opioids

Aaron Read / RIPR

Your weekly briefing about what's happening in health care: opioid legislation, depression treatment, special needs, and child welfare.

Kristin Gourlay / RIPR

The Obama administration has announced new rules that would let doctors treat more patients addicted to opioids. That could help Rhode Island, where access to treatment is limited.

Kristin Gourlay / RIPR

New research from the Pew Charitable Trusts shows Rhode Island is leading the nation when it comes to reducing painkiller prescriptions. State officials attribute the drop to education for doctors and patients about the risk of opioid overdose.

Rhode Island Dept. of Health, Brown University School of Public Health

State health officials are expanding efforts to tackle the opioid overdose epidemic. They’ve launched a web site – preventoverdoseri.org - to track overdose, addiction, and treatment statistics. And the state is re-launching a $100,000 public awareness campaign about getting help for addiction. 

RIPR file photo

The International Conference on Opioids is underway in Boston today. Rhode Islanders are well represented at the event dedicated to educating doctors about the dangers and benefits of these painkillers.

Kristin Gourlay / RIPR

Evidence is mounting that Prince may have died of a drug overdose. While the medical examiner hasn’t given definitive proof of that, drug overdose in middle age is actually more common than some of us might think. Here's why this group is at high risk.

Kristin Gourlay / RIPR

The national crisis of opioid addiction has led many doctors and patients to look for alternatives for managing pain. 

Kristin Gourlay / RIPR

Veterans seeking care at the Providence VA can now sign up for acupuncture treatments. It’s just one of several new alternative medical therapies offered at the VA to try to address pain and mental health.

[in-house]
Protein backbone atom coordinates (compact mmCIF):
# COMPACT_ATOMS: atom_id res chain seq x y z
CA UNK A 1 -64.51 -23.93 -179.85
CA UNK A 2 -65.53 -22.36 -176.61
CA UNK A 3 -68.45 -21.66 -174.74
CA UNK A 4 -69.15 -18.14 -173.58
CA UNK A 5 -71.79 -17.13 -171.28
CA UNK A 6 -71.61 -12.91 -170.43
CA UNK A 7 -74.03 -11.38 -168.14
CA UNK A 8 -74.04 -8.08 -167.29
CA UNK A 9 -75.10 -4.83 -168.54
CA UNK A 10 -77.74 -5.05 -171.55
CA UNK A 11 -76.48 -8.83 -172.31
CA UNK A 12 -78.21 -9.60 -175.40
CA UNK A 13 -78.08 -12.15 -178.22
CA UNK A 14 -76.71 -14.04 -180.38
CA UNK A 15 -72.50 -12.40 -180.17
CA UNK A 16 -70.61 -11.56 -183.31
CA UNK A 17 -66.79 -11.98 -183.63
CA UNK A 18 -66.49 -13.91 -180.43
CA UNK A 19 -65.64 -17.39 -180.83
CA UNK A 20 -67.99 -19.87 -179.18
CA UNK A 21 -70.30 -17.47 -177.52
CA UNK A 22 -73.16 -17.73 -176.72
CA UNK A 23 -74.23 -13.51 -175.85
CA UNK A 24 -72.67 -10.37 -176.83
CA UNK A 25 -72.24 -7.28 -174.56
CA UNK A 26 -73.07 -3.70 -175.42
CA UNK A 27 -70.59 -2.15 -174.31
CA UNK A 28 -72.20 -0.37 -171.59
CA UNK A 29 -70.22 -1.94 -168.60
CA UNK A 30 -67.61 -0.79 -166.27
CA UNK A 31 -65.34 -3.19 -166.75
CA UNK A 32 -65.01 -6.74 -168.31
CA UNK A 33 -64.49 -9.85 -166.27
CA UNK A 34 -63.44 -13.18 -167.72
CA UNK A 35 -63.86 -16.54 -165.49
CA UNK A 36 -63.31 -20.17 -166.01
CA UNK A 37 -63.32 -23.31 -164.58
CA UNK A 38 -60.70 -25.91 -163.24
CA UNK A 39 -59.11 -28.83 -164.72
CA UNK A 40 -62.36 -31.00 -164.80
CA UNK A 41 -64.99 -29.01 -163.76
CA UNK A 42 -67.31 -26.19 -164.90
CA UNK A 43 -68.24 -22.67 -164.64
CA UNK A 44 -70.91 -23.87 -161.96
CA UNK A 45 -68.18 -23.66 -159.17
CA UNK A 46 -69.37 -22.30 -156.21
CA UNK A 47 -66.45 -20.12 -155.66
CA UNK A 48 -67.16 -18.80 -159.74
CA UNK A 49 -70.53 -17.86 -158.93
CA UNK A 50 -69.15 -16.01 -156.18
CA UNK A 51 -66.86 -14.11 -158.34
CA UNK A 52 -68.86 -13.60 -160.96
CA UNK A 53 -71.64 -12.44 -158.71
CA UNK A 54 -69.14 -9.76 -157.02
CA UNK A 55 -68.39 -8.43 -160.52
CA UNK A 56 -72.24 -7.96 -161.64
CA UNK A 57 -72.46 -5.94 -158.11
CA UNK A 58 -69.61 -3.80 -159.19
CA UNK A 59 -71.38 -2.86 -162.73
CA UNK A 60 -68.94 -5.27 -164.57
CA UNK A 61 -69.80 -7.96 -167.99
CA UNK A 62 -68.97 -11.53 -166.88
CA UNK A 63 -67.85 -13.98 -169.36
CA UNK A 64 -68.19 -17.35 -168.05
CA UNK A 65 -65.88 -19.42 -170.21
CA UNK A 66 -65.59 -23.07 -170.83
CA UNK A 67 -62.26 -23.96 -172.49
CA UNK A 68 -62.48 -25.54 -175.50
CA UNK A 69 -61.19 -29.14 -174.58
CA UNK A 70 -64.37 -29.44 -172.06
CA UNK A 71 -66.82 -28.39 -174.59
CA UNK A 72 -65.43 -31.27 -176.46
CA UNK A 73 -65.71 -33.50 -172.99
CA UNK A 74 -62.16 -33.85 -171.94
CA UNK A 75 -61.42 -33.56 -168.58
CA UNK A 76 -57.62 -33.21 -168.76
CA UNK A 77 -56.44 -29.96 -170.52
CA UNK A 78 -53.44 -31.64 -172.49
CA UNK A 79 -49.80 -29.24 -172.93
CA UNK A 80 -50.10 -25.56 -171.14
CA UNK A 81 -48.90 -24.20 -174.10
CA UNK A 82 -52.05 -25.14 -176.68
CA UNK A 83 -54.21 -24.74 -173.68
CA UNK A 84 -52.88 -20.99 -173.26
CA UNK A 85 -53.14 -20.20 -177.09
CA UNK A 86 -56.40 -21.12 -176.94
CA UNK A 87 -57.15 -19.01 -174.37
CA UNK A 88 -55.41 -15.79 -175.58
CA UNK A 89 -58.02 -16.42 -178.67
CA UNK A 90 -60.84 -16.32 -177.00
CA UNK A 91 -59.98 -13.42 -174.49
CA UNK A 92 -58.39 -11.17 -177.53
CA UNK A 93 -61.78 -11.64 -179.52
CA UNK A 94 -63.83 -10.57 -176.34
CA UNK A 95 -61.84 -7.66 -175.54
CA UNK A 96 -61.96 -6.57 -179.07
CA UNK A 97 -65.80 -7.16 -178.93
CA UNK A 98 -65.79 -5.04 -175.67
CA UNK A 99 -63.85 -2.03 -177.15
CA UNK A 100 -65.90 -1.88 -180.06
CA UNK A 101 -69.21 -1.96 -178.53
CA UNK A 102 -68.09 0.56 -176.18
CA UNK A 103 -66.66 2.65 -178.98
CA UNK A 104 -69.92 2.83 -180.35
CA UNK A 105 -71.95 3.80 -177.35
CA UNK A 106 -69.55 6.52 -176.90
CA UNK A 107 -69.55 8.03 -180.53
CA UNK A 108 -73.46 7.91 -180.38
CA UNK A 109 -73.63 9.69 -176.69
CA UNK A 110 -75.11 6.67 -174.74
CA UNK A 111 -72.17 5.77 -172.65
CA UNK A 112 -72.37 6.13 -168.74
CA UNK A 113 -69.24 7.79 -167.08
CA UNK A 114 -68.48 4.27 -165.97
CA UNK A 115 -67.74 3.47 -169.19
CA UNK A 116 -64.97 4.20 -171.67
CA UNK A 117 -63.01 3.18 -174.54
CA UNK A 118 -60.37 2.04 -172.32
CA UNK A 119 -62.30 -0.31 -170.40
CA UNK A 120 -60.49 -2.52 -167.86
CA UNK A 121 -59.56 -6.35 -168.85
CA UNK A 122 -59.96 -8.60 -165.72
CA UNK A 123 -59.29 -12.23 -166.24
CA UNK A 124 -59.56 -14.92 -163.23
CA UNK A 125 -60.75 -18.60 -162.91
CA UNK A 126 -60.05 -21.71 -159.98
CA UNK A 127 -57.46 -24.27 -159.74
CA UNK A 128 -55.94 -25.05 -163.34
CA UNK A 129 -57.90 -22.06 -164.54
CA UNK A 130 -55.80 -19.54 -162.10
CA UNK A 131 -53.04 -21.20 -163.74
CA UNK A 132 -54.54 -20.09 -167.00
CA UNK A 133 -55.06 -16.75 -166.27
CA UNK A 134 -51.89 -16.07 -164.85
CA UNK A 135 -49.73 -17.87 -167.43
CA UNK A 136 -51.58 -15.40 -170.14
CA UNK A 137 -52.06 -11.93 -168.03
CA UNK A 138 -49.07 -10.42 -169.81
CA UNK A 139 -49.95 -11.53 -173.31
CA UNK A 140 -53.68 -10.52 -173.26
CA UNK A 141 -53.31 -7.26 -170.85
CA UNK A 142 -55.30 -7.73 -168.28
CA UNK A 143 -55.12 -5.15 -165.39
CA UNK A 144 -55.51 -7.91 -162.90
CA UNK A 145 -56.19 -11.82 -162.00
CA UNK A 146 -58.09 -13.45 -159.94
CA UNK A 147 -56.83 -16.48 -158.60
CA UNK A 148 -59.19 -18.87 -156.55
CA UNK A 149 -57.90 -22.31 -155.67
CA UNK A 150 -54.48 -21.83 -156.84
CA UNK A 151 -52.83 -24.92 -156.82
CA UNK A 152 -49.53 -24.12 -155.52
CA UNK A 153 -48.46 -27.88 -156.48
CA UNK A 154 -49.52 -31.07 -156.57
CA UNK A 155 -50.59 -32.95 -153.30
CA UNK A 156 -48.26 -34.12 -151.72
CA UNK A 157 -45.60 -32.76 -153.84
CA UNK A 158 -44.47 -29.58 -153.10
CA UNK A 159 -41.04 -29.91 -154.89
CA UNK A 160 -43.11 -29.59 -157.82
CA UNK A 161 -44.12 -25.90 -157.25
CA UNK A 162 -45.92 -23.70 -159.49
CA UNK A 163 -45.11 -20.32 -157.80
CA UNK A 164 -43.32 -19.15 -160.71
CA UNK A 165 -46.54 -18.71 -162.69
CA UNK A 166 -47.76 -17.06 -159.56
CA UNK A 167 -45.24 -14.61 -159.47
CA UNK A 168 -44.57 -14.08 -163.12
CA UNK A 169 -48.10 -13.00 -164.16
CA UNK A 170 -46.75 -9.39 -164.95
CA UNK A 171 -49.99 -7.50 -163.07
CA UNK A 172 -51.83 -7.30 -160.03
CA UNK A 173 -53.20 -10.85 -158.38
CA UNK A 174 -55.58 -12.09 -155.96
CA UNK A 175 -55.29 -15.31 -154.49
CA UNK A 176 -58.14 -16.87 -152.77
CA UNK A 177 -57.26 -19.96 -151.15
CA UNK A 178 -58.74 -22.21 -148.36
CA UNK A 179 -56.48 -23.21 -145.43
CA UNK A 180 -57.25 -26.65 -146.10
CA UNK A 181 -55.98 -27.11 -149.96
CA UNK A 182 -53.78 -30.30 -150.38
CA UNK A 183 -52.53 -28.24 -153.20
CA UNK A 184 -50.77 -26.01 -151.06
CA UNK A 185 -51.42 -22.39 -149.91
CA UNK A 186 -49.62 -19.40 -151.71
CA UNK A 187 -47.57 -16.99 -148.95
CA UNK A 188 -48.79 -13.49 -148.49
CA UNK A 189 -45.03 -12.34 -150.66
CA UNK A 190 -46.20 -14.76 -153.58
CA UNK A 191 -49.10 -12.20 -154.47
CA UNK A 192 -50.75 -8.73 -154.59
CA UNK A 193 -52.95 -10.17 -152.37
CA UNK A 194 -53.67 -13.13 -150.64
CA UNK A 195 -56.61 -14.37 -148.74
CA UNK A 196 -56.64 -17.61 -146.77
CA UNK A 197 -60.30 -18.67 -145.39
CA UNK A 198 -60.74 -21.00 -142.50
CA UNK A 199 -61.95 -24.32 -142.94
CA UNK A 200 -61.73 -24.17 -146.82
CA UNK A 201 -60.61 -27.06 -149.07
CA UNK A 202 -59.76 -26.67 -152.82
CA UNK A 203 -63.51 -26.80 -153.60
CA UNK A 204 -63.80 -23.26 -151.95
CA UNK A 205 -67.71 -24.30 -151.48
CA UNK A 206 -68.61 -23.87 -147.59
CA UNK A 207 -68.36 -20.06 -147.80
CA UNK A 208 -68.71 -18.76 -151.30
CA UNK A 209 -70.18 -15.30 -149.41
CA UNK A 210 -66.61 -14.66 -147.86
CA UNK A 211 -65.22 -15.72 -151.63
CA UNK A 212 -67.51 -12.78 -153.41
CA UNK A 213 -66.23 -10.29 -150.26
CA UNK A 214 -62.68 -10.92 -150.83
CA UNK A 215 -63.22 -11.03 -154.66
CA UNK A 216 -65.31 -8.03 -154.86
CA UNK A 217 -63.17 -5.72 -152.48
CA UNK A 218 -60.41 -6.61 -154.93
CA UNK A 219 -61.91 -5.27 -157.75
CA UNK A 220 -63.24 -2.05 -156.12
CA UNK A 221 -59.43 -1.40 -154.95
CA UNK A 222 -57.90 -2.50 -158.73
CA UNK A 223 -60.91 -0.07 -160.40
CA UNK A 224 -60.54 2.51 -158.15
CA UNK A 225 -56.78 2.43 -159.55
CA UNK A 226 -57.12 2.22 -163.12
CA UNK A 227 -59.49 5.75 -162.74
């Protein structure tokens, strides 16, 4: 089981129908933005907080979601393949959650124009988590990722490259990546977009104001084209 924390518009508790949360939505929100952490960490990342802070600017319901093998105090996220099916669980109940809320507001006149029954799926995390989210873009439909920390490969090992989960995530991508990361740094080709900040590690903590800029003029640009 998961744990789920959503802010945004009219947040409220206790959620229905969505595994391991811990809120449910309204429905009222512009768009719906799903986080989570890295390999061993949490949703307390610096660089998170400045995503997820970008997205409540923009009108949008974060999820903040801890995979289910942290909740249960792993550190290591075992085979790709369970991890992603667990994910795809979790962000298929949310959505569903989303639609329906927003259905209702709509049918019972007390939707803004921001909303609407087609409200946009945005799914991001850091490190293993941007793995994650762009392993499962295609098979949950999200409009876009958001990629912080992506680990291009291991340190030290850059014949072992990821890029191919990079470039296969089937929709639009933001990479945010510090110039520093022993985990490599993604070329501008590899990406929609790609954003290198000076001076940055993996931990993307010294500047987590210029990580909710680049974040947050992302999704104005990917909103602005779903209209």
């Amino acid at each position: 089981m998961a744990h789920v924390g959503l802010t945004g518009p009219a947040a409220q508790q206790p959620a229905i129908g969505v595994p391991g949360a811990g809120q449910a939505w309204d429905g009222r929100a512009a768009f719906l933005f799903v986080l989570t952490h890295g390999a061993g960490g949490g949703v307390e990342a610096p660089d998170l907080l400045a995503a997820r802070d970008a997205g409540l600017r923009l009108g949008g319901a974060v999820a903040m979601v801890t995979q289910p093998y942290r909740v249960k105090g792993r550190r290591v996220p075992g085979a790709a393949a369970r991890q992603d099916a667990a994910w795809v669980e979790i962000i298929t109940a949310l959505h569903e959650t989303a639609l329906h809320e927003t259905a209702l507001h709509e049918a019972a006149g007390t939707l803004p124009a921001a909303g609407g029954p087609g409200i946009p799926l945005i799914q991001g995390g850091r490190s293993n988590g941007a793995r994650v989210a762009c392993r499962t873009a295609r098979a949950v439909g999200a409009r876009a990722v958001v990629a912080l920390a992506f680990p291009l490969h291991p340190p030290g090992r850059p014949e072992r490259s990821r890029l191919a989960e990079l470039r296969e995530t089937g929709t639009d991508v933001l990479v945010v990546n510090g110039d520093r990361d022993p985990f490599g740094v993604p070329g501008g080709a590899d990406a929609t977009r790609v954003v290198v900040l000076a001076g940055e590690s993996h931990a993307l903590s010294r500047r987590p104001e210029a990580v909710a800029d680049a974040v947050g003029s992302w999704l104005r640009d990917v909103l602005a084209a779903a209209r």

Kristin Gourlay / RIPR

More than 1,000 Rhode Islanders have died from accidental drug overdoses in the past five years. Many more have been revived, thanks to first responders and emergency room workers.

Kristin Gourlay / RIPR

State lawmakers will consider several bills designed to fight opioid addiction and overdose deaths.

The Senate Committee on Health and Human Services has scheduled a suite of bills designed to address the state’s ongoing heroin and prescription drug crisis. One would mandate insurance coverage for at least 90 days of inpatient addiction treatment for patients who meet certain standards. That’s in contrast to the 30 days or less most insurers allow. 

Aaron Read / RIPR

Rhode Island health officials are calling on the Food and Drug Administration to warn consumers about the danger of combining prescription painkillers with anti-anxiety medications. That combination has fueled a rising number of accidental drug overdose deaths.

Kristin Gourlay / RIPR

Hundreds of Rhode Islanders have died from drug overdoses this year – a number that has barely budged from last year, despite numerous state and other efforts to stop it. One of Governor Raimondo’s initiatives was to convene a task force to tackle this crisis. 

Kristin Gourlay / RIPR

Health department officials have a plan to compel more doctors to use a prescription drug monitoring program. That’s one piece of the effort to fight opioid addiction and overdose.

A prescription drug monitoring program, or PDMP, is an online database. It’s supposed to help anyone who prescribes controlled substances like painkillers or anxiety medications look up a patient’s history with those drugs. The idea is to spot signs of trouble, like dangerous drug combinations, or addiction. 

Katherine Doherty / RIPR

The group tasked with developing strategies to combat drug overdoses and deaths, is set to deliver recommendations to the Governor. The panel was created earlier this year to help combat the issue of opioid overdoses and deaths in the state.

Governor Raimondo said the group will outline strategies to curb the growing trend.

Rhode Island’s health department is looking for help encouraging doctors to use a database that monitors prescription drugs. The department is adding four new positions to a new team to fight addiction and overdose.

Rhode Island received a four-year, nearly $4 million dollar grant earlier this year to fight rising rates of addiction and overdose deaths. Now the department of health is ready to put that money to use, hiring four new staffers. First, an outreach coordinator to help promote the state’s prescription drug monitoring program.

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